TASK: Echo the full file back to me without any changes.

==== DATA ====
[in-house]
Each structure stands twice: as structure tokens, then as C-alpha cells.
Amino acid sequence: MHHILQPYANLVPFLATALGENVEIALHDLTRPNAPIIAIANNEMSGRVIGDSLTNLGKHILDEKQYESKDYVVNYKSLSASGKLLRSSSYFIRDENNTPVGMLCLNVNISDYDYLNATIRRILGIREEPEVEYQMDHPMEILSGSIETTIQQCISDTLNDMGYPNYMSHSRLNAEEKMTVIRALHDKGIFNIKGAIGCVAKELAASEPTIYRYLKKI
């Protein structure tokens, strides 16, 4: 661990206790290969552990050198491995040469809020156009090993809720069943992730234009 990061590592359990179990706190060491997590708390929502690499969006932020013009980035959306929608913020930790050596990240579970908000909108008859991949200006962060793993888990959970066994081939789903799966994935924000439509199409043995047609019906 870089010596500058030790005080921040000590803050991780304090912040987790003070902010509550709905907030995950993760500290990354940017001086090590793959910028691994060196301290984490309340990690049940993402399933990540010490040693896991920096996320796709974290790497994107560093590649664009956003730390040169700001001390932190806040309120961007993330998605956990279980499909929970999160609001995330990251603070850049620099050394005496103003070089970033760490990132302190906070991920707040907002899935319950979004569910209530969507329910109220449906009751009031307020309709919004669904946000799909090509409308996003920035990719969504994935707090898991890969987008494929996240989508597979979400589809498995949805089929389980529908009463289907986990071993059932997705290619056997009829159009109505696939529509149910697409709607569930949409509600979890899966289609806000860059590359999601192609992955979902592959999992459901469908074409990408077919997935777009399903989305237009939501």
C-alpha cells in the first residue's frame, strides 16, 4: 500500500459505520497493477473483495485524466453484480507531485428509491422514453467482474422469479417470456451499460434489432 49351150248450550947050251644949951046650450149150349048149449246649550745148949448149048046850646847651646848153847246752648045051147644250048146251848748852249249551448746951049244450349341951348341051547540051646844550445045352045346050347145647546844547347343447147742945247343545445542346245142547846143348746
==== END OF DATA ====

[in-house]
Each structure stands twice: as structure tokens, then as C-alpha cells.
Amino acid sequence: MHHILQPYANLVPFLATALGENVEIALHDLTRPNAPIIAIANNEMSGRVIGDSLTNLGKHILDEKQYESKDYVVNYKSLSASGKLLRSSSYFIRDENNTPVGMLCLNVNISDYDYLNATIRRILGIREEPEVEYQMDHPMEILSGSIETTIQQCISDTLNDMGYPNYMSHSRLNAEEKMTVIRALHDKGIFNIKGAIGCVAKELAASEPTIYRYLKKI
């Protein structure tokens, strides 16, 4: 661990206790290969552990050198491995040469809020156009090993809720069943992730234009 990061590592359990179990706190060491997590708390929502690499969006932020013009980035959306929608913020930790050596990240579970908000909108008859991949200006962060793993888990959970066994081939789903799966994935924000439509199409043995047609019906 870089010596500058030790005080921040000590803050991780304090912040987790003070902010509550709905907030995950993760500290990354940017001086090590793959910028691994060196301290984490309340990690049940993402399933990540010490040693896991920096996320796709974290790497994107560093590649664009956003730390040169700001001390932190806040309120961007993330998605956990279980499909929970999160609001995330990251603070850049620099050394005496103003070089970033760490990132302190906070991920707040907002899935319950979004569910209530969507329910109220449906009751009031307020309709919004669904946000799909090509409308996003920035990719969504994935707090898991890969987008494929996240989508597979979400589809498995949805089929389980529908009463289907986990071993059932997705290619056997009829159009109505696939529509149910697409709607569930949409509600979890899966289609806000860059590359999601192609992955979902592959999992459901469908074409990408077919997935777009399903989305237009939501």
C-alpha cells in the first residue's frame, strides 16, 4: 500500500459505520497493477473483495485524466453484480507531485428509491422514453467482474422469479417470456451499460434489432 49351150248450550947050251644949951046650450149150349048149449246649550745148949448149048046850646847651646848153847246752648045051147644250048146251848748852249249551448746951049244450349341951348341051547540051646844550445045352045346050347145647546844547347343447147742945247343545445542346245142547846143348746